Gov. Bill Lee issues executive order on rural development
Gov. Bill Lee’s first executive order calls for accelerated development in Tennessee’s distressed rural counties, a priority he emphasized throughout his campaign for governor.
The executive order requires all state executive departments to provide recommendations for how they can better serve rural Tennessee through a “statement of rural impact.”
Lee, a Republican businessman from Williamson County, was sworn in as Tennessee’s 50th governor.
His office says the order is a first step by his administration to move forward with plans to spur improvements in 15 rural distressed counties in Tennessee, meaning they are among the 10 percent most economically challenged counties in the nation by the Appalachian Regional Commission, which prepares an annual index.
The 22 departments involved in the review have until May 31 to issue their rural impact statements to explain how they serve rural Tennessee. By June 30, each department must release its recommendations for improving service to rural areas.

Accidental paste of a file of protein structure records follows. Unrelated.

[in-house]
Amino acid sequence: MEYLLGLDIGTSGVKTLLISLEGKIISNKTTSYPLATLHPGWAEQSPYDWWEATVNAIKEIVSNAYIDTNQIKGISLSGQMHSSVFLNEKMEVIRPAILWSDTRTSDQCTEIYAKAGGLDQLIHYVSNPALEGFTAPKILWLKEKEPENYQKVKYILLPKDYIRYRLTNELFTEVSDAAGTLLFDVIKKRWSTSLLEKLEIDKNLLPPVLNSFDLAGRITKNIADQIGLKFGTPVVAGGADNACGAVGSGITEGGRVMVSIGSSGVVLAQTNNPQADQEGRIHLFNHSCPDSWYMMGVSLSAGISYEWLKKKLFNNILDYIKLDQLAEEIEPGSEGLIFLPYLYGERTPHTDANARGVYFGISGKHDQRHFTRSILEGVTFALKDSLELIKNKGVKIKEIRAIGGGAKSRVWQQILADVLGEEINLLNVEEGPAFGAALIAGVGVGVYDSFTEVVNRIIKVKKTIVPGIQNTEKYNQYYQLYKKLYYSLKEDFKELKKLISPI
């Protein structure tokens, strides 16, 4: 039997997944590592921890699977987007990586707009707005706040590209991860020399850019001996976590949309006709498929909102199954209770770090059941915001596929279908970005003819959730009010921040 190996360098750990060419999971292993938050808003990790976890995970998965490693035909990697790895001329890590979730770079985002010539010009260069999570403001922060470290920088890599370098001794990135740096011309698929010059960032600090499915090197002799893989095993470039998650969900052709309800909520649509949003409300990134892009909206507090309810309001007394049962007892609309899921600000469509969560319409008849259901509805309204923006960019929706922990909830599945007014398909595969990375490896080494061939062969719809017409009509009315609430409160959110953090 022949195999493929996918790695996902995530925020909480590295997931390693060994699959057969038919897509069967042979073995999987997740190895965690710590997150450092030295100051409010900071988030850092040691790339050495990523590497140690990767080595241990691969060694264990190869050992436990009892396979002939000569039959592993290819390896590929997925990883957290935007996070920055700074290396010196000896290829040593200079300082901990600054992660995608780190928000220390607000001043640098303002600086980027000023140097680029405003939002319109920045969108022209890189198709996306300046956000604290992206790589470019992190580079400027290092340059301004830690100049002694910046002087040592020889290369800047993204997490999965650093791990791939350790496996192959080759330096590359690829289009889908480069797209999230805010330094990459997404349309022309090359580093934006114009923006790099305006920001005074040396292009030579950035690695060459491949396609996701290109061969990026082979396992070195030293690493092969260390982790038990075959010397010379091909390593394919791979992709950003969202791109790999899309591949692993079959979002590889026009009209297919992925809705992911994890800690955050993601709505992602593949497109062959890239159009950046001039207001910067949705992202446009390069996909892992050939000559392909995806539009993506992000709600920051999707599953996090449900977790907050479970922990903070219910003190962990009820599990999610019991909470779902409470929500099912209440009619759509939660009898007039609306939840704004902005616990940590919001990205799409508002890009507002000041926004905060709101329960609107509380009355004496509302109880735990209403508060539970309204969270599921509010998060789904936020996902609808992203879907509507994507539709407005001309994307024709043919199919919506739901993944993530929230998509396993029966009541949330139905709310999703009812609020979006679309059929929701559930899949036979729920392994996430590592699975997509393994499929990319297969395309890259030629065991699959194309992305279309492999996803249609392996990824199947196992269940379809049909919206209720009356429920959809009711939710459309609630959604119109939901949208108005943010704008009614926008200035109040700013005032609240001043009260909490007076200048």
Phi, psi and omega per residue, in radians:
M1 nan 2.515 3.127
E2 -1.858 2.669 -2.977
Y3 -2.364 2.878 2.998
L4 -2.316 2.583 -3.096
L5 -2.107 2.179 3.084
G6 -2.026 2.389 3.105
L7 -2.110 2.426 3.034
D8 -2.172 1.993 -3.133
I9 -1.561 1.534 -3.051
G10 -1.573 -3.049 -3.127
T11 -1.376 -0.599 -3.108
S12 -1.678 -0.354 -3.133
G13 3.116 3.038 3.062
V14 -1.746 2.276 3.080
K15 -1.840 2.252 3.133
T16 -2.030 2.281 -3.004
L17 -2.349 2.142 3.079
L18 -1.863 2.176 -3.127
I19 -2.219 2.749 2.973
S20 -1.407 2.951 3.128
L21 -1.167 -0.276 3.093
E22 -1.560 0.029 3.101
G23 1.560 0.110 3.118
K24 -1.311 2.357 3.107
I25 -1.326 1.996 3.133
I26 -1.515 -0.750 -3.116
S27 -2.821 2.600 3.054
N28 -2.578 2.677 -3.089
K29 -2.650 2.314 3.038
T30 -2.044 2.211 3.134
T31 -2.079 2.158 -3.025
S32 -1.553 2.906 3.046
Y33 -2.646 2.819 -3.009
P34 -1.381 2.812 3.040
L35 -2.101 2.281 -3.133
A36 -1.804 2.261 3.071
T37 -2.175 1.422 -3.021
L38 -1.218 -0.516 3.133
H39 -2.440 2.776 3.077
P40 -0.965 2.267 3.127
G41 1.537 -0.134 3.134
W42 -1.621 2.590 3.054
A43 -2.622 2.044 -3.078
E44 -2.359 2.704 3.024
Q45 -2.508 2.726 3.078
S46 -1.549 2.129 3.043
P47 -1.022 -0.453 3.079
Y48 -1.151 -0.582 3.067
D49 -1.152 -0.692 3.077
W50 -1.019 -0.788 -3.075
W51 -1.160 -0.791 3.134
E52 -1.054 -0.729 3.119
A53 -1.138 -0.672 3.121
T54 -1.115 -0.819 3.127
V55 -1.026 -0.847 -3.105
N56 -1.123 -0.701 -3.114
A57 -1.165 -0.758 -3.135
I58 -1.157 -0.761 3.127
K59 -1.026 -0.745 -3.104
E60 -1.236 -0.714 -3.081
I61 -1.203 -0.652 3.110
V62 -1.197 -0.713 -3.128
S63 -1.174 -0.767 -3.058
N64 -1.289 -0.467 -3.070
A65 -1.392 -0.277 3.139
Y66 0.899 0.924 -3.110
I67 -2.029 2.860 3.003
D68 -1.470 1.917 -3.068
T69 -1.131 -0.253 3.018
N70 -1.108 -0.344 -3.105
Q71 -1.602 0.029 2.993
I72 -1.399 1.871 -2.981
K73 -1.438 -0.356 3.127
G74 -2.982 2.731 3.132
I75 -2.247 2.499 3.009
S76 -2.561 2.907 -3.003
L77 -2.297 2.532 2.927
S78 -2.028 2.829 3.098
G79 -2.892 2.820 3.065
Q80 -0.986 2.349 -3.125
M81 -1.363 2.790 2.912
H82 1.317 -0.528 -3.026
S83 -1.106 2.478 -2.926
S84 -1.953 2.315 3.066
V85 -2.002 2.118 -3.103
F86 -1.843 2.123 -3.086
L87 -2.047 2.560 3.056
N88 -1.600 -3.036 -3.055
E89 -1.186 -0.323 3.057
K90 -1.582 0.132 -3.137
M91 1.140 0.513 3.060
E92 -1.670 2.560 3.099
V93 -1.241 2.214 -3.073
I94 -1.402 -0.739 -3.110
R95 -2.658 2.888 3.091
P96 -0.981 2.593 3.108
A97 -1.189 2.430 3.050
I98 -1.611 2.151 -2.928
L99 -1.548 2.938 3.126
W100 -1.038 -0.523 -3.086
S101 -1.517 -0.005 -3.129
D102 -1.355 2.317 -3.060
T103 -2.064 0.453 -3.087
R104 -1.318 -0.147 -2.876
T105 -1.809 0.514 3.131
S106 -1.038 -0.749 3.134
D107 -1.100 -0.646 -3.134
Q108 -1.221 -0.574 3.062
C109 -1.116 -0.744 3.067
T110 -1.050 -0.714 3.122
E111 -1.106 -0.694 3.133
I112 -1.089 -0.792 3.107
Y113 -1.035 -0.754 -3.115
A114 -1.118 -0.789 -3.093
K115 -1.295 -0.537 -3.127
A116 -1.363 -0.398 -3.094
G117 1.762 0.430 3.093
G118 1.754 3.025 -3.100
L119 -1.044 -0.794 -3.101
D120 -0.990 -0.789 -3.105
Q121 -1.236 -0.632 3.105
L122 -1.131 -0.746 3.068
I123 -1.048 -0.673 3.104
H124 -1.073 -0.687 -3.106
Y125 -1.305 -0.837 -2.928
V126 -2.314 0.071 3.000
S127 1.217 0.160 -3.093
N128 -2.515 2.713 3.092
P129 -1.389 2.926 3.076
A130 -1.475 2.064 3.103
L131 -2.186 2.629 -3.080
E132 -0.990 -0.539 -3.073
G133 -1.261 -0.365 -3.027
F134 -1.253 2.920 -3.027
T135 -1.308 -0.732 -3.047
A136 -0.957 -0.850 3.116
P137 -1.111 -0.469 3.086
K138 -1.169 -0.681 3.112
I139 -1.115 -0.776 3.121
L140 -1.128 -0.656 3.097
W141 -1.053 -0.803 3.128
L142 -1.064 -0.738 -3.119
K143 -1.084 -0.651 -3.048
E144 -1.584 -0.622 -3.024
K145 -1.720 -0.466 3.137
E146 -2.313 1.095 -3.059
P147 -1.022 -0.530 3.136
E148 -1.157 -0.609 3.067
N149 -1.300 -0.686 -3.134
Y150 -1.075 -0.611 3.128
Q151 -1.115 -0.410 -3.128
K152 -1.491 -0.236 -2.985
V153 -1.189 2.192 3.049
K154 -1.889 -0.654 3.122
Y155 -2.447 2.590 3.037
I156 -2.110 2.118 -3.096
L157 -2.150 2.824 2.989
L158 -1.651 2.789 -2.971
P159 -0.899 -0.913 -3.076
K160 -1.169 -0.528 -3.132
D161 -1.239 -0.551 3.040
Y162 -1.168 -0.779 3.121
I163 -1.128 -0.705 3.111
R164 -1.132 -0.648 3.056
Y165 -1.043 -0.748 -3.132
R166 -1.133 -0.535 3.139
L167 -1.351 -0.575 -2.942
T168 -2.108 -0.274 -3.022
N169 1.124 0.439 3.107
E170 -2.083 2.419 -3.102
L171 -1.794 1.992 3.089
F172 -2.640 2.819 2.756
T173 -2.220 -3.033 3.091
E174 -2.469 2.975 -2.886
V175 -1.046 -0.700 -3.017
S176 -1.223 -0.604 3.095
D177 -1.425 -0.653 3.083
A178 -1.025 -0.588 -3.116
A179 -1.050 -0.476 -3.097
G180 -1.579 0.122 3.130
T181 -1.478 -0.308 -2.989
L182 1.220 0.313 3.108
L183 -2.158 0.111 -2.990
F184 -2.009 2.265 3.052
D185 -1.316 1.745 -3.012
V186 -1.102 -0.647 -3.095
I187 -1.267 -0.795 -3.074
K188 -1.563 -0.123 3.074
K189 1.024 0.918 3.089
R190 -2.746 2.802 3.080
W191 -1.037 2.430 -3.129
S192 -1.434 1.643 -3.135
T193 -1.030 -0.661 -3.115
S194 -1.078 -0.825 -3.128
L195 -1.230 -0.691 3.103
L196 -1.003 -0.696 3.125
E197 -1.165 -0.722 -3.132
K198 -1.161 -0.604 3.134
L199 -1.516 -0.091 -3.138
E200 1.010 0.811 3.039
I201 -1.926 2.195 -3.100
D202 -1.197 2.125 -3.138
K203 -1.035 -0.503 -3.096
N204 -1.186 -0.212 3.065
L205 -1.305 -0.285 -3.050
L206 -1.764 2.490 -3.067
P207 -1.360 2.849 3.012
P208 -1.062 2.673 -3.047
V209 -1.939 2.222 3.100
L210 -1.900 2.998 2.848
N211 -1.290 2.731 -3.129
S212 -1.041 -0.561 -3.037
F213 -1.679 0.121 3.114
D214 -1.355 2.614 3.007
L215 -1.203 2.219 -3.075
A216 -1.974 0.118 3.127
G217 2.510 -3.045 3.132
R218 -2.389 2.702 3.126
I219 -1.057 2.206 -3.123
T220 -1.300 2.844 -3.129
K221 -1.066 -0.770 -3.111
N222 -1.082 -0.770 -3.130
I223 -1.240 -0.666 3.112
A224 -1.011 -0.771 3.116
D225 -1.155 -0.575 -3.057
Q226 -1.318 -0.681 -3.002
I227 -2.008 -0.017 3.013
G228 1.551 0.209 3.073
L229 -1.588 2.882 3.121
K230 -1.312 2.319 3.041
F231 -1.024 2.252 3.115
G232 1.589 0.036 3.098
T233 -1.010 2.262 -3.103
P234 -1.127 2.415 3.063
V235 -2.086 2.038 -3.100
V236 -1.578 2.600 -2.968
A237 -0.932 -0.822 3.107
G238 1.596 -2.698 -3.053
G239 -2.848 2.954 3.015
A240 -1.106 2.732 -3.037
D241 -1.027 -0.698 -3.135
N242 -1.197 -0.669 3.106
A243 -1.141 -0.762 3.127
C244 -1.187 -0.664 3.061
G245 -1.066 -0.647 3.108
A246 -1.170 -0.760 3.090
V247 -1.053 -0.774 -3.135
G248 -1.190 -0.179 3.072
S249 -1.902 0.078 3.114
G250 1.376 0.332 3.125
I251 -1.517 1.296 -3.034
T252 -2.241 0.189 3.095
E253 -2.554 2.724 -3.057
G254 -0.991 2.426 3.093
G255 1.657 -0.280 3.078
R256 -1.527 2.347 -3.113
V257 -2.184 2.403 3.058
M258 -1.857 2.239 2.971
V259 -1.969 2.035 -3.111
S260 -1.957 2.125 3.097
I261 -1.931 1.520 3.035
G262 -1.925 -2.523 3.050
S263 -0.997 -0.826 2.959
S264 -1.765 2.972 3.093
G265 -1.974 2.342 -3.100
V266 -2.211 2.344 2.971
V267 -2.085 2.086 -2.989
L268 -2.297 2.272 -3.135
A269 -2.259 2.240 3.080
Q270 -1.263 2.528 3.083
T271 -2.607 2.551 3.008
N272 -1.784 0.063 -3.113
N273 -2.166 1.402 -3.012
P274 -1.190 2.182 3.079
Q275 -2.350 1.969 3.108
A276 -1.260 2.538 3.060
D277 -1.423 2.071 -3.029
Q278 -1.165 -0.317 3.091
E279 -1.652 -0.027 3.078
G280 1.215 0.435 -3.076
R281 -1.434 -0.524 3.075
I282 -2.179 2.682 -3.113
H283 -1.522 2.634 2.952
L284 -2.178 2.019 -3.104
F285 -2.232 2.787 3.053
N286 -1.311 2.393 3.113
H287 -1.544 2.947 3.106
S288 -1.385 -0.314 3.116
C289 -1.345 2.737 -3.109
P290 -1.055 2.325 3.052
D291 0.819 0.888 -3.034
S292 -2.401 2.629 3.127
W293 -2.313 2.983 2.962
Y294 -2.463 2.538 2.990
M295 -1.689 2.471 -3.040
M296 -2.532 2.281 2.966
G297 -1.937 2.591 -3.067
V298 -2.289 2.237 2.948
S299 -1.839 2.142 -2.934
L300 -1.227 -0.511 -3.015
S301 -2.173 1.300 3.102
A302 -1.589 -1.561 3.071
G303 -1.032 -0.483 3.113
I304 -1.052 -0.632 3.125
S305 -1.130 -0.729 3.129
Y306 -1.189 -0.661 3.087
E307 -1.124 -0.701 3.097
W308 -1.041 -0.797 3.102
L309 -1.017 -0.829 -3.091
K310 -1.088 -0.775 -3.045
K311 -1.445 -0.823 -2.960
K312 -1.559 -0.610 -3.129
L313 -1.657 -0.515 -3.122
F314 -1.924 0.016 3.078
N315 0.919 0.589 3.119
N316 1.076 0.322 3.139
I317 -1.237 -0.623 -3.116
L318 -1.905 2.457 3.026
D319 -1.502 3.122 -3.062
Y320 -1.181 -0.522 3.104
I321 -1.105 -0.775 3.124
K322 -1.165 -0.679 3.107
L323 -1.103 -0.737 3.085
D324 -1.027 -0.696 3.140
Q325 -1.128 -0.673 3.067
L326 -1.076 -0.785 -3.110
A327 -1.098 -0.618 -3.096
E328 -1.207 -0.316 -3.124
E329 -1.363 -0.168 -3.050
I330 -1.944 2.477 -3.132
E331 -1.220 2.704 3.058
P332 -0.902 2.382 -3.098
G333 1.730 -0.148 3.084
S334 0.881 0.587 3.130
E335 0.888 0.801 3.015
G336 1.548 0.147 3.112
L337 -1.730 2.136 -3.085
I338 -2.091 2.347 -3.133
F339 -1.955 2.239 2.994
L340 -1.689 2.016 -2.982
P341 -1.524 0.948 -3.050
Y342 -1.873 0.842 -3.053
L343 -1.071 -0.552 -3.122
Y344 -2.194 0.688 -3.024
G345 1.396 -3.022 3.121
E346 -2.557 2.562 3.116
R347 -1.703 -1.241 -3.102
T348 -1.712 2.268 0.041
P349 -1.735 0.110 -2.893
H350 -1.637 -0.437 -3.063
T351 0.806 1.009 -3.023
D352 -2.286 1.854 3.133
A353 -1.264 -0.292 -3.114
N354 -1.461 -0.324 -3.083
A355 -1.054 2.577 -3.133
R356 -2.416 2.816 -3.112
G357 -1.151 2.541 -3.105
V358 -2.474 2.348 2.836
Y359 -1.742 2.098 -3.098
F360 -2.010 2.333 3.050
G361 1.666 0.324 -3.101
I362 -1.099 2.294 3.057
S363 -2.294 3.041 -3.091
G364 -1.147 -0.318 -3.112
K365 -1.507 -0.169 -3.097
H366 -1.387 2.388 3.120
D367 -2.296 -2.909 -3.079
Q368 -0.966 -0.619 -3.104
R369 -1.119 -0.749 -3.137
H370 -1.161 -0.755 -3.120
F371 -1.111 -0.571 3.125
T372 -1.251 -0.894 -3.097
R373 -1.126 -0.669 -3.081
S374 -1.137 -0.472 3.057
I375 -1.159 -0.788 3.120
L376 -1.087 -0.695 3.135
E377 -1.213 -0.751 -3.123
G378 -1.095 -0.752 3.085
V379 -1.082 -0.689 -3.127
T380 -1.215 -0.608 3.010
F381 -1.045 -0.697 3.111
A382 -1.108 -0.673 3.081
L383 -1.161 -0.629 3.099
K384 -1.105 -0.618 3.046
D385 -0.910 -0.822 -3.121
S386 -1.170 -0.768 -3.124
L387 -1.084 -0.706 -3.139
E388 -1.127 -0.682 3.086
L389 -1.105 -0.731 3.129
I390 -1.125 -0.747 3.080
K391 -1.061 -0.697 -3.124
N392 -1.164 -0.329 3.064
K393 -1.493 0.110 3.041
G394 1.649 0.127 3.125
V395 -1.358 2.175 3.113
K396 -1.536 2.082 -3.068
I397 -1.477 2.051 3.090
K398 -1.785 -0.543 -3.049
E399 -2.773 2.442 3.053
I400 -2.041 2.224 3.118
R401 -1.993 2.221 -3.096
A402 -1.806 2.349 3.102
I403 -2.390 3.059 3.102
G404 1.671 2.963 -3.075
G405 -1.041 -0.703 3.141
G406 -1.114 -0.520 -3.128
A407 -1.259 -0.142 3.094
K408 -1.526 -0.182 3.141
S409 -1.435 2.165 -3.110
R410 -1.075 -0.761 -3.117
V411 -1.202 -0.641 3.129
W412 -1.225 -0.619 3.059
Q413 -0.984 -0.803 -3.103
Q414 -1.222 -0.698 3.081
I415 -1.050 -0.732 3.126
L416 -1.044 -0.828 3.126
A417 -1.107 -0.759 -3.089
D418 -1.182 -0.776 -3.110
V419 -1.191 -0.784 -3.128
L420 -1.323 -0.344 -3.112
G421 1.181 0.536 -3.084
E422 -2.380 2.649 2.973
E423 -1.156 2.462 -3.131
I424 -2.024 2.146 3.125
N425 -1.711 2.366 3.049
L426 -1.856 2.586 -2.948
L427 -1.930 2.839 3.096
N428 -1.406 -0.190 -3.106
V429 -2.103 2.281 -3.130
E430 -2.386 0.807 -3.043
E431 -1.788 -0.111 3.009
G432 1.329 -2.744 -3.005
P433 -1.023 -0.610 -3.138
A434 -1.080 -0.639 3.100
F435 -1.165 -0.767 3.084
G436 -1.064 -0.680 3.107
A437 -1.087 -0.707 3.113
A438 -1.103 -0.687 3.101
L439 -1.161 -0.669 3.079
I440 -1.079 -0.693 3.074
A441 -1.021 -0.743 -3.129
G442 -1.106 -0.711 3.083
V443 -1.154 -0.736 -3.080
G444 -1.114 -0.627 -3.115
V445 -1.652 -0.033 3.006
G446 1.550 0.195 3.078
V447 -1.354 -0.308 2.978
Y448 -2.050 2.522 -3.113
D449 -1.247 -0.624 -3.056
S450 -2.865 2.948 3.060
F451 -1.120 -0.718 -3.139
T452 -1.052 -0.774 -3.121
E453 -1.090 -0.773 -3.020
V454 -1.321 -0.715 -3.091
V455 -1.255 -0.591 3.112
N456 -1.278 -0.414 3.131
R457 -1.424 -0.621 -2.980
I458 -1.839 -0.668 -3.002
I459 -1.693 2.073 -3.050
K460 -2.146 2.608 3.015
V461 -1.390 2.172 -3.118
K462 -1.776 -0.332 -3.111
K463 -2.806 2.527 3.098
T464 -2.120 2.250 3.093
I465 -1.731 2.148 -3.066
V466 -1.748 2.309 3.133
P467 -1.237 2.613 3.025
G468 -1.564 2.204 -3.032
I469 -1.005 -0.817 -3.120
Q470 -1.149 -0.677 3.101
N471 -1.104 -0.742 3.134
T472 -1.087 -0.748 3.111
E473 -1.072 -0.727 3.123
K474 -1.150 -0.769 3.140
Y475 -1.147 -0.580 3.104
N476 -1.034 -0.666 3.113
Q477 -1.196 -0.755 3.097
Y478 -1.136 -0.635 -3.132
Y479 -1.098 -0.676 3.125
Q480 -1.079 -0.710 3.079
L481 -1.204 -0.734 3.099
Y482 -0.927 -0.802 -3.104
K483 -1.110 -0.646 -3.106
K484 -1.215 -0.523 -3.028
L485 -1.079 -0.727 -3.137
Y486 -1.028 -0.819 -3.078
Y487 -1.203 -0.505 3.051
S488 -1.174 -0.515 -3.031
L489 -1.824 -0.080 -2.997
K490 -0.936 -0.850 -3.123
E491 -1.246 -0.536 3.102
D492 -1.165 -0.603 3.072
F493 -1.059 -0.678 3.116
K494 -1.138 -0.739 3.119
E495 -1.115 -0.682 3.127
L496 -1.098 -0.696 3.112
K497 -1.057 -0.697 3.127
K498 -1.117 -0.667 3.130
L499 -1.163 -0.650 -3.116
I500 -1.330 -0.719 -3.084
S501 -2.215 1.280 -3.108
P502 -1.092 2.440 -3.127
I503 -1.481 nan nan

“My administration will place a high emphasis on the development and success of our rural areas,” Lee said in a statement. “Our first executive order sends a clear message that rural areas will be prioritized across all departments as we work to improve coordination in our efforts.”
Lee said that “each department has communicated full support” with the plan.
Addressing poverty in rural Tennessee was an issue Lee discussed frequently on the campaign trail.
Specifically, Lee has called for expanding broadband in rural communities to increase economic and educational opportunities, along with investing in high school vocational training and agricultural education and increasing access to healthcare in rural Tennessee.
The 15 distressed counties in Tennessee include: Lake, Lauderdale, Hardeman, McNairy, Perry, Jackson, Clay, Grundy, Van Buren, Bledsoe, Fentress, Morgan, Scott, Hancock and Cocke.
Source: Knoxville News Sentinel, by Natalie Allison
The East Tennessee Economic Development Agency markets and recruits business for the 15 counties in the greater Knoxville-Oak Ridge region of East Tennessee. Visit www.eteda.org
Published February 1, 2019